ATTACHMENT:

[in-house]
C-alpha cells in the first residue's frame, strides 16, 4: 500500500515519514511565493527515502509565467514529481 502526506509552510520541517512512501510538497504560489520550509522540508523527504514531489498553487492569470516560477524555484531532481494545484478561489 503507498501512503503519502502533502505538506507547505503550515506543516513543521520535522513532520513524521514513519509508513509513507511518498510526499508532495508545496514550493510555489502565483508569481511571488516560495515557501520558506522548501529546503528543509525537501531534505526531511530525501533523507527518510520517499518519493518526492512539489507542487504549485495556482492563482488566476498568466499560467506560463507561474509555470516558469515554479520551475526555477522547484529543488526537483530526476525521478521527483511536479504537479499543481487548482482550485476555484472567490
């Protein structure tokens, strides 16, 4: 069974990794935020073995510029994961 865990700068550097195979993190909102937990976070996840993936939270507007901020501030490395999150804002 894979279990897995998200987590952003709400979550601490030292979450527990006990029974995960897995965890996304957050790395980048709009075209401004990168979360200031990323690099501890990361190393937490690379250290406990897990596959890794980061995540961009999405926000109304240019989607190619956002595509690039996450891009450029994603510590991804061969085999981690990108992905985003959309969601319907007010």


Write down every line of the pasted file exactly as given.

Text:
[in-house]
C-alpha cells in the first residue's frame, strides 16, 4: 500500500515519514511565493527515502509565467514529481 502526506509552510520541517512512501510538497504560489520550509522540508523527504514531489498553487492569470516560477524555484531532481494545484478561489 503507498501512503503519502502533502505538506507547505503550515506543516513543521520535522513532520513524521514513519509508513509513507511518498510526499508532495508545496514550493510555489502565483508569481511571488516560495515557501520558506522548501529546503528543509525537501531534505526531511530525501533523507527518510520517499518519493518526492512539489507542487504549485495556482492563482488566476498568466499560467506560463507561474509555470516558469515554479520551475526555477522547484529543488526537483530526476525521478521527483511536479504537479499543481487548482482550485476555484472567490
């Protein structure tokens, strides 16, 4: 069974990794935020073995510029994961 865990700068550097195979993190909102937990976070996840993936939270507007901020501030490395999150804002 894979279990897995998200987590952003709400979550601490030292979450527990006990029974995960897995965890996304957050790395980048709009075209401004990168979360200031990323690099501890990361190393937490690379250290406990897990596959890794980061995540961009999405926000109304240019989607190619956002595509690039996450891009450029994603510590991804061969085999981690990108992905985003959309969601319907007010």